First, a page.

The House of Commons Library has published a briefing paper on Brexit issues arising in UK and EU courts. It summarises the cases from Miller onwards on the Brexit process, and on the way Brexit might impact on a number of areas of EU law (eg extradition, trademarks, citizenship rights).
The House of Commons Foreign Affairs Committee has published a report on UK sanctions policy entitled ‘Fragmented and incoherent: the UK’s sanctions policy”. europeansanctions.com (Maya Lester QC and Michael O’Kane) submitted written evidence to the inquiry here and Maya Lester QC’s oral evidence is here. In the Committee’s view:
- The Government doesn’t have a clear strategy for a clear strategy for sanctions and little thought has gone into the UK’s priorities. There should now be a major review and the UK should seize the opportunity to become a global leader in sanctions policy. The committee is “deeply concerned” that “so little high-level thought” appears to have gone into considering questions such as: what are the costs and benefits of divergence on key sanctions regimes, how can the UK make the most of its power in financial services, where do the UK’s interest most closely align with those of our key international partners, how we will influence their decision-making in future etc. The review should consider overall strategic goals, policy planning and formation, implementation a and enforcement.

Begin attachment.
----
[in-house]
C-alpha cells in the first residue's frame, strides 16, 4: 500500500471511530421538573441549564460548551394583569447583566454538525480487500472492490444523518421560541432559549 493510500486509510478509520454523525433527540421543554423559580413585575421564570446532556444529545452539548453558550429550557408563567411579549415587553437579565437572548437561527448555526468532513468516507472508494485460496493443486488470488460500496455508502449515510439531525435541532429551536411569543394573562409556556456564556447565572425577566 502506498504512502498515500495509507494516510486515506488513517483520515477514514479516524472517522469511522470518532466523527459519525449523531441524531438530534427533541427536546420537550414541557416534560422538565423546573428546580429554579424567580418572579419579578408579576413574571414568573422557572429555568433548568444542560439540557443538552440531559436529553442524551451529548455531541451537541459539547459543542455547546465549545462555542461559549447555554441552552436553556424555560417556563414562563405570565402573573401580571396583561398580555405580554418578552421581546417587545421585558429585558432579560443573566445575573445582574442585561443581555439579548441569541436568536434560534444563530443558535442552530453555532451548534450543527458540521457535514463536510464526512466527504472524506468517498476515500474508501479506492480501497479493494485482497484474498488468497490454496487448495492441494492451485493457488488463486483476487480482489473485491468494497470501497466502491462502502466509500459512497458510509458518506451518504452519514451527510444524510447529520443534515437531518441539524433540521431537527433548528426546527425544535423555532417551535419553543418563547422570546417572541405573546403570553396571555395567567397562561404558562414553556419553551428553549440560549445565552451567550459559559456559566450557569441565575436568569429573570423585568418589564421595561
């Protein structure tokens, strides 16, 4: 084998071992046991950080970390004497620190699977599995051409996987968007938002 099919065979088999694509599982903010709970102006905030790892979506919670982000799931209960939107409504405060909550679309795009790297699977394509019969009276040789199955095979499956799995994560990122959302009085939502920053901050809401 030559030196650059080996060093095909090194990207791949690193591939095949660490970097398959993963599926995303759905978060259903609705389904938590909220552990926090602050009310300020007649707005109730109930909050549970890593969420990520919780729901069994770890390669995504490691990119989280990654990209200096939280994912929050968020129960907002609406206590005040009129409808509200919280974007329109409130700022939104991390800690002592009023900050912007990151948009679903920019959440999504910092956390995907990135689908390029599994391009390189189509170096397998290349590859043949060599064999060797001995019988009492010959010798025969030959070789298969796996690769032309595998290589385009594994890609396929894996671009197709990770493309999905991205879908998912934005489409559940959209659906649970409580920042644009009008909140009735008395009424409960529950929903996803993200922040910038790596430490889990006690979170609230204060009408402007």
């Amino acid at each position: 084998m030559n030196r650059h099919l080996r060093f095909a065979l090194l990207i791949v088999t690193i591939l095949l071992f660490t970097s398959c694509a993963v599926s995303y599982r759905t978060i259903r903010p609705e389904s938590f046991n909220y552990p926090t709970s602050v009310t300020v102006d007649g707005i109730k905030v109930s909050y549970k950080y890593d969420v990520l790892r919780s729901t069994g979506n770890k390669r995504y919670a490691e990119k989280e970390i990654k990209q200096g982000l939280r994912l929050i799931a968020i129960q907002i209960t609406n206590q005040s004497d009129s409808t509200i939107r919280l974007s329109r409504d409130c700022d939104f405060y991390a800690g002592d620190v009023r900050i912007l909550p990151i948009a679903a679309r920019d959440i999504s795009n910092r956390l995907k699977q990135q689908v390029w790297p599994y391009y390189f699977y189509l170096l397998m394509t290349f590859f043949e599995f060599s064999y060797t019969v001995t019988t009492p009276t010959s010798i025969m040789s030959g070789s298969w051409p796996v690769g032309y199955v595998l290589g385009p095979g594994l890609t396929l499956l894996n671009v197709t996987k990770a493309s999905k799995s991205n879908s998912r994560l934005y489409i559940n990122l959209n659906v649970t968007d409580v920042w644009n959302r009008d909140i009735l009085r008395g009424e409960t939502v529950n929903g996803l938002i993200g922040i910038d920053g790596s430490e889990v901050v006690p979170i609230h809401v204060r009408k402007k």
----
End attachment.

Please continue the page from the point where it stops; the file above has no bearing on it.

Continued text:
- Sanctions policy, implementation and enforcement are fragmented across government – there should be a Senior Responsible Officer accountable to the National Security Council. The NSC should designate sanctions strategy to be an urgent priority, allocate resources accordingly, and begin an urgent review of UK sanctions strategy “consulting both internal Government stakeholders and external experts” and report to Parliament by the end of 2019.
- There should be a review of the effectiveness of OFSI before the end of 2019, as the Treasury Select Committee had recommended in March 2019, including the pros and cons of having a single body for design and implementation, and how OFSI can improve its engagement with private sector bodies on the front line of sanctions implementation.
- The Government must adopt a clear view on whether the UK can impose Magnitsky sanctions (for gross human rights violations) while still an EU member state before the end of June, and should publish a list of people prevented from entering the UK.
- The Foreign & Commonwealth Office should play a greater role in combatting money laundering, and should consider whether the EU’s test for ownership & control is sufficient in a Russia context.
As previously stated on the EU Sanctions blog, RUSI is currently engaged in a wide ranging and in-depth review of sanctions policy post Brexit, involving industry and legal experts, with sponsorship and input from Peters & Peters.